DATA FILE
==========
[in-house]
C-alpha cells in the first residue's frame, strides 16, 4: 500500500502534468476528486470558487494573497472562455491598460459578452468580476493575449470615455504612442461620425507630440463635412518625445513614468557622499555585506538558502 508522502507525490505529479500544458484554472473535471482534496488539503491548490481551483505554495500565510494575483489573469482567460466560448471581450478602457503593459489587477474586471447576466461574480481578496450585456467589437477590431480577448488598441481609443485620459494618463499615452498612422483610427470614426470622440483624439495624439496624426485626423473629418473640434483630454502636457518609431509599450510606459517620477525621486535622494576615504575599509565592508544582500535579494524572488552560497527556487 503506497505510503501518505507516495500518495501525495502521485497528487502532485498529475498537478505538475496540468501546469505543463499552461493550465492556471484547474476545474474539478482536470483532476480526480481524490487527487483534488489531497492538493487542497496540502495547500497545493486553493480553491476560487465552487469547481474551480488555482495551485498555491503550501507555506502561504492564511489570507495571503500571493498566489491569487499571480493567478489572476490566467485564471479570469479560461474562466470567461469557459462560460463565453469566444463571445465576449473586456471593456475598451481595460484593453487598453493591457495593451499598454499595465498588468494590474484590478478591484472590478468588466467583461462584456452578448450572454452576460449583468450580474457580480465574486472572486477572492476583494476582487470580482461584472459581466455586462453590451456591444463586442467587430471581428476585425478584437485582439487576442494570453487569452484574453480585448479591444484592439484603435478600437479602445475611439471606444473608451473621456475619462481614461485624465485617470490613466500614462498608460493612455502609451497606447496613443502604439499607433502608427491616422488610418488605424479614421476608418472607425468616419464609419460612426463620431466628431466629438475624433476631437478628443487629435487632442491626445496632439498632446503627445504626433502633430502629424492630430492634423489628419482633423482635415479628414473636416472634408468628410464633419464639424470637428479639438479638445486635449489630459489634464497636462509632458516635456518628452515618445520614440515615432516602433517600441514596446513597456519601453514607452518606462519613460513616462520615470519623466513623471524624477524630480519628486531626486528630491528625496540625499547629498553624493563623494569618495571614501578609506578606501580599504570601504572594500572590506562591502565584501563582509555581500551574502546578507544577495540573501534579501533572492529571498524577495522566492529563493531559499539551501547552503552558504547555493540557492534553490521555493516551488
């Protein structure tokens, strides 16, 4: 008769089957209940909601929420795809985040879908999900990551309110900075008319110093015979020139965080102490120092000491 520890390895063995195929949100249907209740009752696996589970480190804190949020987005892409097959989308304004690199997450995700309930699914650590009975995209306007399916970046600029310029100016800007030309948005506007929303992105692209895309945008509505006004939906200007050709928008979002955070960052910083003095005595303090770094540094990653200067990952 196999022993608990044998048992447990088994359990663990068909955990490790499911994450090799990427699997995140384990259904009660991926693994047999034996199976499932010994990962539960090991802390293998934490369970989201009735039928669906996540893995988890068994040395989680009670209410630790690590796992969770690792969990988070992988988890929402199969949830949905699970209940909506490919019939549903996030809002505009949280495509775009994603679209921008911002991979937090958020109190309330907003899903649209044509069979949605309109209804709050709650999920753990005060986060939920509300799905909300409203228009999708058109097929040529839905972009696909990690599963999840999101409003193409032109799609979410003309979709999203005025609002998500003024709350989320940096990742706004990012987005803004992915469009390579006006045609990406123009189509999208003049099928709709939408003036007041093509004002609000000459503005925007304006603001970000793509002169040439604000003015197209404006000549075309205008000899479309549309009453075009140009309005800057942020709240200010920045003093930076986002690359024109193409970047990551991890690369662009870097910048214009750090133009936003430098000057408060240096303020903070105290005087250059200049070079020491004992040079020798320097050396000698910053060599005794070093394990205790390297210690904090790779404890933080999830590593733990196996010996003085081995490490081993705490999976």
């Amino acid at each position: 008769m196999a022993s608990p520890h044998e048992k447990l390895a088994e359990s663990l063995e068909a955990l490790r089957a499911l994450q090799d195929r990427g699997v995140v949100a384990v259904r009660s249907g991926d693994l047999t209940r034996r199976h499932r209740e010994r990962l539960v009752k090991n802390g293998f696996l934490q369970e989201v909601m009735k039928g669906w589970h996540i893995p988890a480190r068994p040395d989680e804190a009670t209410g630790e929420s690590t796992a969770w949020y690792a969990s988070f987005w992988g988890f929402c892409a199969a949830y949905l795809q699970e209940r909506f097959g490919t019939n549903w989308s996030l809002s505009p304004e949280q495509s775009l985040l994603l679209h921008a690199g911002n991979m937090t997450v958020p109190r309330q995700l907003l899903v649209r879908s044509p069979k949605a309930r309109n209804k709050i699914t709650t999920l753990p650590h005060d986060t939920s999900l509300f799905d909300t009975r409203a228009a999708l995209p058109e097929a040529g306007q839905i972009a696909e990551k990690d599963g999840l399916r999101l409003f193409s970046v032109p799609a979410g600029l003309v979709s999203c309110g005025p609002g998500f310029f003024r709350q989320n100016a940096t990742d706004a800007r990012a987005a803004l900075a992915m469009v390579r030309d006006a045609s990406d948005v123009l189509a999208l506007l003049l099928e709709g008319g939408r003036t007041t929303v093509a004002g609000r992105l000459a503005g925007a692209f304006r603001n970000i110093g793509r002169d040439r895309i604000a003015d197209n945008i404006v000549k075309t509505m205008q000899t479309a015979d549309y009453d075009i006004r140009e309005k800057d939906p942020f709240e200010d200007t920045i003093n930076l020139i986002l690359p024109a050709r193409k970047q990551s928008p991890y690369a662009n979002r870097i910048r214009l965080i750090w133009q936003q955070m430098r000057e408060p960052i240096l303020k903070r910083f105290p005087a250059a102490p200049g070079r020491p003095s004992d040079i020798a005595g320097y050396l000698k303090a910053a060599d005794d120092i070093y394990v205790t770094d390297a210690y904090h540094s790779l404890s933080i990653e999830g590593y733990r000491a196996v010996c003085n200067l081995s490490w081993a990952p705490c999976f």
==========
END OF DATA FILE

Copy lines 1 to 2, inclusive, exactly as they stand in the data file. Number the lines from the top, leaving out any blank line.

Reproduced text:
[in-house]
C-alpha cells in the first residue's frame, strides 16, 4: 500500500502534468476528486470558487494573497472562455491598460459578452468580476493575449470615455504612442461620425507630440463635412518625445513614468557622499555585506538558502 508522502507525490505529479500544458484554472473535471482534496488539503491548490481551483505554495500565510494575483489573469482567460466560448471581450478602457503593459489587477474586471447576466461574480481578496450585456467589437477590431480577448488598441481609443485620459494618463499615452498612422483610427470614426470622440483624439495624439496624426485626423473629418473640434483630454502636457518609431509599450510606459517620477525621486535622494576615504575599509565592508544582500535579494524572488552560497527556487 503506497505510503501518505507516495500518495501525495502521485497528487502532485498529475498537478505538475496540468501546469505543463499552461493550465492556471484547474476545474474539478482536470483532476480526480481524490487527487483534488489531497492538493487542497496540502495547500497545493486553493480553491476560487465552487469547481474551480488555482495551485498555491503550501507555506502561504492564511489570507495571503500571493498566489491569487499571480493567478489572476490566467485564471479570469479560461474562466470567461469557459462560460463565453469566444463571445465576449473586456471593456475598451481595460484593453487598453493591457495593451499598454499595465498588468494590474484590478478591484472590478468588466467583461462584456452578448450572454452576460449583468450580474457580480465574486472572486477572492476583494476582487470580482461584472459581466455586462453590451456591444463586442467587430471581428476585425478584437485582439487576442494570453487569452484574453480585448479591444484592439484603435478600437479602445475611439471606444473608451473621456475619462481614461485624465485617470490613466500614462498608460493612455502609451497606447496613443502604439499607433502608427491616422488610418488605424479614421476608418472607425468616419464609419460612426463620431466628431466629438475624433476631437478628443487629435487632442491626445496632439498632446503627445504626433502633430502629424492630430492634423489628419482633423482635415479628414473636416472634408468628410464633419464639424470637428479639438479638445486635449489630459489634464497636462509632458516635456518628452515618445520614440515615432516602433517600441514596446513597456519601453514607452518606462519613460513616462520615470519623466513623471524624477524630480519628486531626486528630491528625496540625499547629498553624493563623494569618495571614501578609506578606501580599504570601504572594500572590506562591502565584501563582509555581500551574502546578507544577495540573501534579501533572492529571498524577495522566492529563493531559499539551501547552503552558504547555493540557492534553490521555493516551488